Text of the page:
During patient appointments, everything usually goes pretty well. You listen to their assessment of pain, develop a plan, and if the patient is performing a task incorrectly, you are there to help them complete it properly. But what happens when that patient leaves? How can you be certain that patients are taking their treatment seriously and practicing their exercises at home? Naturally, rapid progress from visit to visit indicates that patients are taking treatment seriously and sticking to the plan, but as their therapist, there are a few steps you can take to ensure better patient compliance.
1. Find their motivator
Get to know your patient on a personal level. Perhaps they are seeking treatment for pain from a broken ankle, but they still have dreams of becoming a runner. Before their next visit, find a fun fact on a runner that also received physical therapy. Not only will this give your patient hope, but it will show a genuine effort that you got to know a bit about them and wish them a speedy recovery.
2. Make sure the patient understands the reason for their visit
Okay, so this one may seem a bit obvious, but from the patient’s point of view, they may be expecting instant results, a miracle treatment if you will—which we both know won’t happen. If your patient understands how their program works and the importance of continuing exercises outside of their visit, their chances of a swift recovery improve.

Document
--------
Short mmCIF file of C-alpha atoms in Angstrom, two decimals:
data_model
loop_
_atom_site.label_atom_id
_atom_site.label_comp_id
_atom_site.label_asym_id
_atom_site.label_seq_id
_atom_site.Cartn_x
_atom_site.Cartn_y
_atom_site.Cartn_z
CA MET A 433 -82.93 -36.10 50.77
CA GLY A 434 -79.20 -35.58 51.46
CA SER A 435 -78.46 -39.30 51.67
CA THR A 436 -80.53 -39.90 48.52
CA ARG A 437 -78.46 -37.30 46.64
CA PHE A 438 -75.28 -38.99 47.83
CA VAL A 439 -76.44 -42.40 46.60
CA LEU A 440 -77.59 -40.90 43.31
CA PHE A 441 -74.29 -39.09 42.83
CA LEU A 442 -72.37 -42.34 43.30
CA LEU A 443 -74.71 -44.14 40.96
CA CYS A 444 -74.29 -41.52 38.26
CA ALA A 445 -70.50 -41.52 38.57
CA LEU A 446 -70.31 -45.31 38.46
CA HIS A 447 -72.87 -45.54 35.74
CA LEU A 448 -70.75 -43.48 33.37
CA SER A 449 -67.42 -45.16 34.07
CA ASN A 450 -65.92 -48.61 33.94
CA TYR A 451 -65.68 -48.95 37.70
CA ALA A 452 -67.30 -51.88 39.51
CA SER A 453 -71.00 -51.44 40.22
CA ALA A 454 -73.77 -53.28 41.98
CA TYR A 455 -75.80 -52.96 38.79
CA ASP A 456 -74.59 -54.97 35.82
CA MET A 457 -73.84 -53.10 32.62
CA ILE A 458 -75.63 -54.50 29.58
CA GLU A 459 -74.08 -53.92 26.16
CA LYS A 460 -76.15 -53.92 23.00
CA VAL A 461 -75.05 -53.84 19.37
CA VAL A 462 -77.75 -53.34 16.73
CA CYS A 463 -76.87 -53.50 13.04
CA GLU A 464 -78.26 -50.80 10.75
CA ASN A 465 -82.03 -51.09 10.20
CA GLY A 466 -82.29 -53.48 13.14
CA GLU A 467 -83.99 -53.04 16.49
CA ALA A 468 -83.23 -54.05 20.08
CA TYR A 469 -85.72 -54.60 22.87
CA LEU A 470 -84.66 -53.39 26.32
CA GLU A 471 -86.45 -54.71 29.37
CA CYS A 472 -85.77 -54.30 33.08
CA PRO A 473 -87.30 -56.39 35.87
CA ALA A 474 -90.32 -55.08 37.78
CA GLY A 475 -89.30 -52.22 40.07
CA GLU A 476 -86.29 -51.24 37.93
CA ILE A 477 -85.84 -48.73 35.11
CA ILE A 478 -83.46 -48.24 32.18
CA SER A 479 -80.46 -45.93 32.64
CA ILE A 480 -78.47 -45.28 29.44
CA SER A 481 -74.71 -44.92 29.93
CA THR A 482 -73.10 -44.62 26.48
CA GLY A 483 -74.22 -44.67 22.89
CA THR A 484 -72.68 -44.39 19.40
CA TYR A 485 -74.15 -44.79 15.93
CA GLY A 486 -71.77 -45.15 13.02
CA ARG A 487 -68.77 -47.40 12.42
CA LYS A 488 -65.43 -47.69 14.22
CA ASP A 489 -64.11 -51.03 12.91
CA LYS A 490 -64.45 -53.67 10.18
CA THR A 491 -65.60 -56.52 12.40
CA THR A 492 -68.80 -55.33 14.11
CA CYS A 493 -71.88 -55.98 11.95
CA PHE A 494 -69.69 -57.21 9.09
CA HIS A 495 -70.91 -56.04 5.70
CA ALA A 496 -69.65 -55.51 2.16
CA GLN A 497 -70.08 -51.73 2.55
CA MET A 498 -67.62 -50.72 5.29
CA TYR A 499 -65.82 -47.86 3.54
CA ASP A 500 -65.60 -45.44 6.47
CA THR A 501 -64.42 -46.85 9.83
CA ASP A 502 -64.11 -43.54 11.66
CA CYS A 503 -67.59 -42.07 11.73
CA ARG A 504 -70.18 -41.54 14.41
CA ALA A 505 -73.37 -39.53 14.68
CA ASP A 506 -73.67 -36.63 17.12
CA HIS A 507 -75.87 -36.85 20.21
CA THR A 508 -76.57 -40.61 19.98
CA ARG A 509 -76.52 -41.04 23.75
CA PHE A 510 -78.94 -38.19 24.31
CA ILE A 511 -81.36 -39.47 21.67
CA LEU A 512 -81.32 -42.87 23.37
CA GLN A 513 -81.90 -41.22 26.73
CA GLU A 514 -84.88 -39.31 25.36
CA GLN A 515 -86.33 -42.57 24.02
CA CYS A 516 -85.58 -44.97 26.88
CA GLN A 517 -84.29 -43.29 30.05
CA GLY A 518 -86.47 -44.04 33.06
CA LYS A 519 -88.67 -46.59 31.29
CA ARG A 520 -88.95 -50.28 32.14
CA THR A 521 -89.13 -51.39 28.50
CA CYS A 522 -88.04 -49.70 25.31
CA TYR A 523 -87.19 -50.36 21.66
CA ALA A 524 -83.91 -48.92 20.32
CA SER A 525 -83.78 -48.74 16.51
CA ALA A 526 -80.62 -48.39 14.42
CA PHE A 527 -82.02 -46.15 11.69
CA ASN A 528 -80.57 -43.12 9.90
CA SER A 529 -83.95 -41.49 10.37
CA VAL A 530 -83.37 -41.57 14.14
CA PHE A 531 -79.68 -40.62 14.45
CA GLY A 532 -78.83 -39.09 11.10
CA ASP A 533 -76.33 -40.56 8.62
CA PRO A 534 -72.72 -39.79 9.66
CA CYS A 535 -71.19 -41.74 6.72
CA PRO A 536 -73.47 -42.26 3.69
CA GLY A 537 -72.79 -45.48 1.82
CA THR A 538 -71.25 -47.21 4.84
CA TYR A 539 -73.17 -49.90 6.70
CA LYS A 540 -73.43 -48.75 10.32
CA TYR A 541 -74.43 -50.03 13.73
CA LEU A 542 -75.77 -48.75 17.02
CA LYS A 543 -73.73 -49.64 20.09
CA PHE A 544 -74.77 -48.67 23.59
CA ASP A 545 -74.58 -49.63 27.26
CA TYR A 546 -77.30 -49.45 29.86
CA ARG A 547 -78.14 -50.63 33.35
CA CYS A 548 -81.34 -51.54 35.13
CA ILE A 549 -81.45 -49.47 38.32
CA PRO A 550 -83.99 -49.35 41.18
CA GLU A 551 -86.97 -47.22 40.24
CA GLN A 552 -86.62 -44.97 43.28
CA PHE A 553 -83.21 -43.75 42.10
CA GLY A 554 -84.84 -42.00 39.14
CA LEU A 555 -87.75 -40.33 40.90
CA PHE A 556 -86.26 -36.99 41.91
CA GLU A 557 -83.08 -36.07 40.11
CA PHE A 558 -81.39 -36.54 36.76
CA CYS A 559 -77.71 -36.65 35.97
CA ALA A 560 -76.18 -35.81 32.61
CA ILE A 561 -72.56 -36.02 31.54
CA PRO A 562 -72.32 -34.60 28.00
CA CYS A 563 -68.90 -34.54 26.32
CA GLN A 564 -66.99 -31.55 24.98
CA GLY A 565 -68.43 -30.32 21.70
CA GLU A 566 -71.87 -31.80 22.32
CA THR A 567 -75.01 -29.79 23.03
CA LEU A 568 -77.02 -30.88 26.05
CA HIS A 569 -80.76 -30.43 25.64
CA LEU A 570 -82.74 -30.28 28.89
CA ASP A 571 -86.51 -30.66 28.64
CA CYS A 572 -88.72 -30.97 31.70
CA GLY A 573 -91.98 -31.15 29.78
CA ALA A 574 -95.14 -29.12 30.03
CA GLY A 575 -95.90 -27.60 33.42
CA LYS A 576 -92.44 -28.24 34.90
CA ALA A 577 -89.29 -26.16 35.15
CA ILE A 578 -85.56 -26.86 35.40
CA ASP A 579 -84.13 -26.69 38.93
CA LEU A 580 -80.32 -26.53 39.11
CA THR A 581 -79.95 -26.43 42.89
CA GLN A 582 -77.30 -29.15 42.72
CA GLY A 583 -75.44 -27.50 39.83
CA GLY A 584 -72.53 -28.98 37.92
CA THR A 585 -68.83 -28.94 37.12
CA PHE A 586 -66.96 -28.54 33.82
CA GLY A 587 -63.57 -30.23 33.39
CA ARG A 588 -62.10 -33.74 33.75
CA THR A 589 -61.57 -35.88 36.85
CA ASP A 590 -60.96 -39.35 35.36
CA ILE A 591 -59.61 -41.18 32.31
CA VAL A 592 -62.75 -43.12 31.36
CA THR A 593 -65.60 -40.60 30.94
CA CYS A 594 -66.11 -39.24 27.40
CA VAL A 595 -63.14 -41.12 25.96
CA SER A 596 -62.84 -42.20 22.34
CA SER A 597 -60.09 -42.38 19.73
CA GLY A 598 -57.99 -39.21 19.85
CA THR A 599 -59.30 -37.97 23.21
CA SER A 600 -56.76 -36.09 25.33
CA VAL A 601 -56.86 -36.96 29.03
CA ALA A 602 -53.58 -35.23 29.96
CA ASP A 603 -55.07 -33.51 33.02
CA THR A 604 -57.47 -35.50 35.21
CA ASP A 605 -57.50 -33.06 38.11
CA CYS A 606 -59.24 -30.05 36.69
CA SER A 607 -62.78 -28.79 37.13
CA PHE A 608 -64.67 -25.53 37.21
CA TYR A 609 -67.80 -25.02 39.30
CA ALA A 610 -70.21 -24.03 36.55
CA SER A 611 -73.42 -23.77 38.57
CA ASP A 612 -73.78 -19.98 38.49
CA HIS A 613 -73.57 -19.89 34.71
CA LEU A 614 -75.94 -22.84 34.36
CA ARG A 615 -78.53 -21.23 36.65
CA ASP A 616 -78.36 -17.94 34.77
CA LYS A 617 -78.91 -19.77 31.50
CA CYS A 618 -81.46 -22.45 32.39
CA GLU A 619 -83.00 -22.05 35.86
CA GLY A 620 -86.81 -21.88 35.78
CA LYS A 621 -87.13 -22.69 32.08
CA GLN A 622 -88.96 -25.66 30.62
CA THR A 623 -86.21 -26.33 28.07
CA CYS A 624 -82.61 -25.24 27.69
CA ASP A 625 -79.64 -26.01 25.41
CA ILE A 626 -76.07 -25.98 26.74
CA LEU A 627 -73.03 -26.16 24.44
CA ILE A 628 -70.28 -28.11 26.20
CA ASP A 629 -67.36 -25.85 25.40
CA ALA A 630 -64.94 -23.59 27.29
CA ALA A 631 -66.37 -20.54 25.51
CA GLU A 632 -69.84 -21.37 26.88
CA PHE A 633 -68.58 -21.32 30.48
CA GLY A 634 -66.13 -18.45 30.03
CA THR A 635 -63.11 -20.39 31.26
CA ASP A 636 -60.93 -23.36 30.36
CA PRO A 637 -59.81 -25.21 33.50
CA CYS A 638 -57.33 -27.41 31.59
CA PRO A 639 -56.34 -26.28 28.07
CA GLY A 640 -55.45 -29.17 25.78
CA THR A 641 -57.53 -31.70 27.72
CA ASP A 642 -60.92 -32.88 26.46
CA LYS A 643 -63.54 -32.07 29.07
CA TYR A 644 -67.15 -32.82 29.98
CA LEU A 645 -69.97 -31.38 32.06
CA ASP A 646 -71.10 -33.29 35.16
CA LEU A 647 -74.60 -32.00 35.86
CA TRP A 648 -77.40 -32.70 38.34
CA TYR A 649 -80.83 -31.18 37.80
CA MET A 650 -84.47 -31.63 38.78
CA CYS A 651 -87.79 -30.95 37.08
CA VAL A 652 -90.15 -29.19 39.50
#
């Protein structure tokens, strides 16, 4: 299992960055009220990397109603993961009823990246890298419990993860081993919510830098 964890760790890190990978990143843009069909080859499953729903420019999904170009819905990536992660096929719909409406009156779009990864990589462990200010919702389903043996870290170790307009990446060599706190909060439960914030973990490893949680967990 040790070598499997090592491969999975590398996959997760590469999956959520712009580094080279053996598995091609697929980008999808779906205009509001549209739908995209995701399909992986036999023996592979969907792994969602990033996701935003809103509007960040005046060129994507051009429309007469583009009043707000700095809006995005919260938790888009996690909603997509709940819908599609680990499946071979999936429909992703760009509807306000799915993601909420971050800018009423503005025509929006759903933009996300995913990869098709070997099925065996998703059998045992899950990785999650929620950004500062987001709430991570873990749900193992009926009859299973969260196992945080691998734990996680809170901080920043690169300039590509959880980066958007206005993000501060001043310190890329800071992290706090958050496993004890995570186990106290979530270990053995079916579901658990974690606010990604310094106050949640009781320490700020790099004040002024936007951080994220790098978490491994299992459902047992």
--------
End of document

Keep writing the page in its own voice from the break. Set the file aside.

3. Set a schedule, and understand theirs
Stress the importance of performing tasks on a regular basis, and make sure your patient understands how often tasks need exercised. Take the time to map out a daily, weekly or monthly routine for them to follow so everything is laid out in front of them. However, if your patient works 18 hour days, suggesting a 15 minute bike ride each day to strengthen an injury may not be the most feasible of tasks.
4. Switch it up!
If a patient has five or ten total strength and stretching exercises for their hand, they may become bored and lose interest. Get creative, hit the dollar bins, and introduce some new tools into the mix. Instead of going by the book for a day, have your patient build a house made of play-do.
5. Follow up
Give your patients a brief call to check up on their progress and offer additional motivation in-between visits. A simple, “Hey, how are you doing?” can go a long way, and as their therapist, you should be one of their biggest cheerleaders for recovery. If your schedule is too hectic, task an assistant with five minute checkups.
6. Plan for the future
Even if your patient just began treatment, talk about injury prevention to ensure they won’t become a regular, as charming as they may be.